Last year it was “Carl the Corban Clock Tower”. This year, and for the next few years perhaps, it will be Larry or Lucas the Library. Undoubtedly some clever, bored students will come up with a catchy name for the new $8-9 million library now being planned by Corban administration.
A construction date has not been set yet; the planning committee is refining drawings with the architect. The focus now is fundraising with administrators hoping that having a visual concept will bring enthusiasm from the community to the project, and with it, monetary contributions.
The school is running a capital campaign to raise $8-9 million for construction, and remodeling of the old building. The committee has been meeting with an architect roughly every week since July.
“We found that [the library] was too big,” said Vice President for Marketing Steve Hunt. “We had more square footage than we could afford.”
Now, the committee is planning at roughly 39,410 square feet. Refining the plans and condensing the building to a practical size is a lot like trying to pack a suitcase with a month’s worth of items; evaluating what is really needed and rearranging everything over and over again.
Of all the needs on campus, including a new dining hall and a student union center, the library was the next logical priority. Hunt explained that as the school’s programs and degrees continue to grow, so will the number of faculty. A new office building could be added, but then the school would still need a library. So the old library will be turned into offices and classrooms, a sort of two-birds-with-one-stone deal.
The lower half of the Academic Center isn’t exactly ready for an episode of Extreme Library Makeover. Library director Floyd Votaw said that they had to do some rearranging of shelves in past because the floors on the second story started to bow due to the heavy shelves that sat in the middle of the floors. If someone tried taking out any of its solid concrete walls, there would be a rumble and a big boom as the whole thing came crashing down.
Hunt said that Corban College is working toward becoming Corban University by 2011. Building a new library will help to establish academic credibility. The one the school has now is adequate, but could be better, he said. Members of the committee have been scoping out other libraries and doing hours of research as they look to the future.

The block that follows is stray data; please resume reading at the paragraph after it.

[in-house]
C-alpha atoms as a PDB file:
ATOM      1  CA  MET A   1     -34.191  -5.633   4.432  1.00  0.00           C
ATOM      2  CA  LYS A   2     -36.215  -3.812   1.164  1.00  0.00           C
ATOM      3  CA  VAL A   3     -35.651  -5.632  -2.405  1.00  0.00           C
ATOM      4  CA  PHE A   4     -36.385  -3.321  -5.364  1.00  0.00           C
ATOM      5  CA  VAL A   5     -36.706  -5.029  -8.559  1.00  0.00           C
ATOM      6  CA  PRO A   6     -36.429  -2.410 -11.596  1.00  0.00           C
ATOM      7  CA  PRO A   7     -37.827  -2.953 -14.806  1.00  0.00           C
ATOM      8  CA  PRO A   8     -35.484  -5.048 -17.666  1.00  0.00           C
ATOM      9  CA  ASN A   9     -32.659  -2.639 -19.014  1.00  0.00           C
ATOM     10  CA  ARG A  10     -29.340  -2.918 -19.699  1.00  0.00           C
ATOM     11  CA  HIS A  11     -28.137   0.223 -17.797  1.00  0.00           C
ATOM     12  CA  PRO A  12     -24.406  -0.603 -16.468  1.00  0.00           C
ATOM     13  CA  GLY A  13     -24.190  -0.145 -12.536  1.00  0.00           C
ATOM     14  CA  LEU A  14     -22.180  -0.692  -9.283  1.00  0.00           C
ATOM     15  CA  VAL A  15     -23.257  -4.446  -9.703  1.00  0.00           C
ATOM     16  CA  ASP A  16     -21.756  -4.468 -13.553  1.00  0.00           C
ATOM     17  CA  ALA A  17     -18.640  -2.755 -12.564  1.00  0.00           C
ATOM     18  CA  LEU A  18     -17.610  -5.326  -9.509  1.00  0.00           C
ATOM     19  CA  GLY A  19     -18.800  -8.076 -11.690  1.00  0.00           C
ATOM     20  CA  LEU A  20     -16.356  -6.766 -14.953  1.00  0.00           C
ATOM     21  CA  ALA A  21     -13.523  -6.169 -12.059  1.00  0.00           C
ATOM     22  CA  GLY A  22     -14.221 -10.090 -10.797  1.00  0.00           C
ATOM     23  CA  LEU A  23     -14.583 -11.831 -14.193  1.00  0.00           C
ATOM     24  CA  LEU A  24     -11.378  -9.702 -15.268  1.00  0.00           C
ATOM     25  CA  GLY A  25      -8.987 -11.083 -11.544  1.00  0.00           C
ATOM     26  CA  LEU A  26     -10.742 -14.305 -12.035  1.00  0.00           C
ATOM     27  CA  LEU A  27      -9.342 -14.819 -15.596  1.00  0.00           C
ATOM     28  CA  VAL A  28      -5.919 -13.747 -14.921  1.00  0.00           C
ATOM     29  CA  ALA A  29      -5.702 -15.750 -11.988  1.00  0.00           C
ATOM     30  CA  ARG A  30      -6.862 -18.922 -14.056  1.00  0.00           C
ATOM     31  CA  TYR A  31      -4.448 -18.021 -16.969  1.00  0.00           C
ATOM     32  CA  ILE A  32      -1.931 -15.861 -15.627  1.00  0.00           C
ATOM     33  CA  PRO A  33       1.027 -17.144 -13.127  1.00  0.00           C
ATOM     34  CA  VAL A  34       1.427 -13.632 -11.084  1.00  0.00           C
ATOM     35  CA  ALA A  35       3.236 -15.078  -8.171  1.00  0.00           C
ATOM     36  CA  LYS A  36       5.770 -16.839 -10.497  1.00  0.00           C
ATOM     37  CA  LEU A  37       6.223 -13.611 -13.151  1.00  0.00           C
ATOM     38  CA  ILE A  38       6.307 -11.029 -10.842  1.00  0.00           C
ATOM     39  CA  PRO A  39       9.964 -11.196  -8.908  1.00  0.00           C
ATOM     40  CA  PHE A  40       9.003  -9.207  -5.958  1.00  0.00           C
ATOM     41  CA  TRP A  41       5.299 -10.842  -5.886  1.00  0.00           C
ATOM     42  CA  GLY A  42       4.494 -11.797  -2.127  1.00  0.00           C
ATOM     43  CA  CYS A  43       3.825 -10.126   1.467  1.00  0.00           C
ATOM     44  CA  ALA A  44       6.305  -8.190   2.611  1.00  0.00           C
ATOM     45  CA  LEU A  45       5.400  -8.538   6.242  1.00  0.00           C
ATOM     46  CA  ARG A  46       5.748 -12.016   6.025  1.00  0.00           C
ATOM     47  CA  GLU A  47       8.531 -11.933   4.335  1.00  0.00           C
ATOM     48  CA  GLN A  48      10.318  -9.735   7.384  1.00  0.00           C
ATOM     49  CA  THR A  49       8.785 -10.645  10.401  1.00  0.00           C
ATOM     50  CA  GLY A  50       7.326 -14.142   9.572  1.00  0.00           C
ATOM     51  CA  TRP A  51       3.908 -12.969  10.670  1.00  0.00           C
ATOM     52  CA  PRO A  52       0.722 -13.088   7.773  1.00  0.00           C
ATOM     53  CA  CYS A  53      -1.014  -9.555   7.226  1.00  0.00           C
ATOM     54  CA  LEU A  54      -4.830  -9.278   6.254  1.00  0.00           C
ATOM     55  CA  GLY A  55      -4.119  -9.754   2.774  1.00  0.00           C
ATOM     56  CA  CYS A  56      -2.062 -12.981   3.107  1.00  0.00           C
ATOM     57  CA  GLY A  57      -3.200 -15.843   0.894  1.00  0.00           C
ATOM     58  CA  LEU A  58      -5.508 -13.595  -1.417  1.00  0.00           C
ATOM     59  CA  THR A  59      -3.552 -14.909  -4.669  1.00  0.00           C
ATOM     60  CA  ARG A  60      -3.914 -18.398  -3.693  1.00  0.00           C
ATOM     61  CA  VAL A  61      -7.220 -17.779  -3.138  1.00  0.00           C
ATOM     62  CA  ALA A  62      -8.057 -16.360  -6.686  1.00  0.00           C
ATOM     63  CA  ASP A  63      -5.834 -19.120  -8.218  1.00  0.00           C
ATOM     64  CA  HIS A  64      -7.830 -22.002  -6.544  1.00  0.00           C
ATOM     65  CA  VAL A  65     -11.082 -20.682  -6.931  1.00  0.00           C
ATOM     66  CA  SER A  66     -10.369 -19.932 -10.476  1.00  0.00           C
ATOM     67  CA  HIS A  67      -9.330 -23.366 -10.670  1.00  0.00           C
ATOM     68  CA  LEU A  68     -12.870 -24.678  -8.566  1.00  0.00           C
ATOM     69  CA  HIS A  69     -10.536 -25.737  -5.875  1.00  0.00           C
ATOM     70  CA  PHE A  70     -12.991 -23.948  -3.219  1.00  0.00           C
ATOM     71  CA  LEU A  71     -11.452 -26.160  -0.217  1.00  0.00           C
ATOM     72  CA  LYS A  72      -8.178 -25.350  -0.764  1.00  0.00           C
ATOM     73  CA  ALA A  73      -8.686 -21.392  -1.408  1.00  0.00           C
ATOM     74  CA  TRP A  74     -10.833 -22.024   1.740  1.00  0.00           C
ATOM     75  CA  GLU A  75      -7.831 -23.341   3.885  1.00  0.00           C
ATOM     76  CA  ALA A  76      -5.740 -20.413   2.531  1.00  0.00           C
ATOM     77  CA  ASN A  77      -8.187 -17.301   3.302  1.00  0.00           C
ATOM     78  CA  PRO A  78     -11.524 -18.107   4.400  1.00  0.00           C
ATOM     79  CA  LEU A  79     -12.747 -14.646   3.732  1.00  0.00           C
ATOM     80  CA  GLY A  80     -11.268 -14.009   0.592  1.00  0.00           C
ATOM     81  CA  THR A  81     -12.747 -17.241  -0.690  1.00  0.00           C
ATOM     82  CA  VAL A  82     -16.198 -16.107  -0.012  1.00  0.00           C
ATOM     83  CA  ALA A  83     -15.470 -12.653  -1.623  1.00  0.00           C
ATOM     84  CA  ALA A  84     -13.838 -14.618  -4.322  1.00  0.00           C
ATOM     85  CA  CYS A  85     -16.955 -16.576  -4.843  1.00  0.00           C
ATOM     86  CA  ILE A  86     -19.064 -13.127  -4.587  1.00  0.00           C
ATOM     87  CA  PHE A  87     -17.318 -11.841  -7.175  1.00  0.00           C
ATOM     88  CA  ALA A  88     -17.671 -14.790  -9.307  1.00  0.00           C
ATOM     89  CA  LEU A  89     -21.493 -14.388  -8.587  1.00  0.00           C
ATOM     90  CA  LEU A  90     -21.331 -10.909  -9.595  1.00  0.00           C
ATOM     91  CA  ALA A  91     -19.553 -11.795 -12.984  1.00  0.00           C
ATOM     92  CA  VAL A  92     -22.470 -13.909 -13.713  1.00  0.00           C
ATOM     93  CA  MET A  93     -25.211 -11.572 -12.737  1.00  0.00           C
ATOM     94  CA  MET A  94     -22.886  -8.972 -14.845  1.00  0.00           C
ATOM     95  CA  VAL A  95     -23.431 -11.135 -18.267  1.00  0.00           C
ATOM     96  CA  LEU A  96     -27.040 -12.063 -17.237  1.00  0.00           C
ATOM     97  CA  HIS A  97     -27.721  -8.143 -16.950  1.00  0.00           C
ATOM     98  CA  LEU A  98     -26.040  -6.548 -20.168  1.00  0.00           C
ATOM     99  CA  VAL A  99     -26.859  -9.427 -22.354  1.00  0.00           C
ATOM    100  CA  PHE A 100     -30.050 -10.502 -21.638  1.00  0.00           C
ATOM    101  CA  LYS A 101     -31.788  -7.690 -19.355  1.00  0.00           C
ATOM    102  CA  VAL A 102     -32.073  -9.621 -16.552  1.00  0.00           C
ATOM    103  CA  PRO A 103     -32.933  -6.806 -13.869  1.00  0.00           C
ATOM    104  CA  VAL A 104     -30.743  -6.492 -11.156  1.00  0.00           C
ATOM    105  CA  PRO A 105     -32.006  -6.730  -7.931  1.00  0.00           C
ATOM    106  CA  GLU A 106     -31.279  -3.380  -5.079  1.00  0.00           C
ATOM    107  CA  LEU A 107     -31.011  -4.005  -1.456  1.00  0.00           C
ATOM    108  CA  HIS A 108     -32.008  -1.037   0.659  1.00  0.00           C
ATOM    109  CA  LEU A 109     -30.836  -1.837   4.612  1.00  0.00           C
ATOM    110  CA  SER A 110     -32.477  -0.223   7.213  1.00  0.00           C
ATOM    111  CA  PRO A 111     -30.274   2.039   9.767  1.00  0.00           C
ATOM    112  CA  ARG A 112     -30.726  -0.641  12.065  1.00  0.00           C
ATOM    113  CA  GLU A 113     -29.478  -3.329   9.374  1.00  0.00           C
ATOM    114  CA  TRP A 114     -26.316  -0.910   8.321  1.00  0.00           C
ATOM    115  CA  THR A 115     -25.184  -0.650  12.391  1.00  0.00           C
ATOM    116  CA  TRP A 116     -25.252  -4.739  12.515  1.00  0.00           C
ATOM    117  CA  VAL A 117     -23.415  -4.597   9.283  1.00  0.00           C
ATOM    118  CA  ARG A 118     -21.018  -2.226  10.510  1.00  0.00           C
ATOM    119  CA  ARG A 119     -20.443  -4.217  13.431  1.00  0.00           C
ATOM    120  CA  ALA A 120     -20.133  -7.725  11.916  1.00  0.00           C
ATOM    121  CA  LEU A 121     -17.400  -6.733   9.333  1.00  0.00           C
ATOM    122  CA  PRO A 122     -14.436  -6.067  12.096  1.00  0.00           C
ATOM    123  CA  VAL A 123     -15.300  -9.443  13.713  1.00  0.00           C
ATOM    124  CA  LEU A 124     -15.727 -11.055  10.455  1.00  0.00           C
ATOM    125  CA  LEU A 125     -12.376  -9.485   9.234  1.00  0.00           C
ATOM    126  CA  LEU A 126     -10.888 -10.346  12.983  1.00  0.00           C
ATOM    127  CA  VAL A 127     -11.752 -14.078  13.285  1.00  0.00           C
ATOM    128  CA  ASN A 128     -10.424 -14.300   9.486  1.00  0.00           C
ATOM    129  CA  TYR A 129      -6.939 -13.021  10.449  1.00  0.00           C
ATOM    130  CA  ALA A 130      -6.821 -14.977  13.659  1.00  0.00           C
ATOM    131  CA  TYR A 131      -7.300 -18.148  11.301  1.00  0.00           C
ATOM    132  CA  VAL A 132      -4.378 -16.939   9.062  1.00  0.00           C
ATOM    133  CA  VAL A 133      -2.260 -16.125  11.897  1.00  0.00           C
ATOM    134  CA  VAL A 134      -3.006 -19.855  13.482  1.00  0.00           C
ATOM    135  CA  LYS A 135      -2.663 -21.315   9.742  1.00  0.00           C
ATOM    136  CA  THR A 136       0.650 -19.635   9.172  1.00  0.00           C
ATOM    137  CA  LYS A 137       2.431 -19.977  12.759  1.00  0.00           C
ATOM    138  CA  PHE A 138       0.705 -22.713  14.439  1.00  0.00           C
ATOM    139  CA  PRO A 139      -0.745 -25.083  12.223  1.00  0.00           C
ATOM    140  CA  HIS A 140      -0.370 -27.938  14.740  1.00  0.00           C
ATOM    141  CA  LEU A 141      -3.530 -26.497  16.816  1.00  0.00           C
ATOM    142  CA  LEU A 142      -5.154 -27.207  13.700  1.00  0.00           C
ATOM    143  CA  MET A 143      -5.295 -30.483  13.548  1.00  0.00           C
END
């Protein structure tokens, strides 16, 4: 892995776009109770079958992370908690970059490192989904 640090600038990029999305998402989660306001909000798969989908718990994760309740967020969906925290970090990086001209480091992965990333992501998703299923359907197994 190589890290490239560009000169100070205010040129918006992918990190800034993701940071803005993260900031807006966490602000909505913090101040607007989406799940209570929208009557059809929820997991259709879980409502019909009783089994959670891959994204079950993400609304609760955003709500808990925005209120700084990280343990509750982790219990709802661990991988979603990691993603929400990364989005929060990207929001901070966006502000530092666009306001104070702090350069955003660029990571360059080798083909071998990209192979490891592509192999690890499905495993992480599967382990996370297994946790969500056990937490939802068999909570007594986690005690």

Votaw said the committee understands that technology has become a major part of every college student’s life, and by the time the library is finished, it is hard to tell what sort of accommodations students will need when they’re doing their research.
The library currently has about 100,000 volumes and is 90-95 percent full. The collection is being sifted to weed out books not needed. Once the new library is built, Votaw predicts it will have about 150,000 volumes including additions to the fiction literature section. Despite the rise of technology and online texts, he said, “Literature is never outdated. I think most people still enjoy just sitting down with a book and reading.”
The new library will be in the wooded area just south of the Music House. The main entrance will be located just above Western Way, the drive that goes up to Schimmel. It will overlap the nature trail that runs from the Academic Center to Farrar and will have another entrance near PVG. It will be built in three levels, networking that part of campus with vertical and horizontal entrances, Hunt said.
Votaw said he wants the library to be as welcoming as possible, hence the lodge-like atmosphere, outdoor patios on the stairways, a coffee shop at the entrance, fireplaces on every level, plenty of comfy seating and study rooms. One study room, on the third level near PVG is planned to be open 24/7.
So far the initial reaction to the new library has been bittersweet among students. Some are strongly opposed to it like many were to the clock tower last year. Others look forward to seeing the new addition.
“I like the old building and all the million rooms, but I think if the school is going to put that much money into something, the library was a good choice,” said senior Elyse Wallace. “The students that already go to this school love the campus the way it is, but a new library will bring more respect to the school.”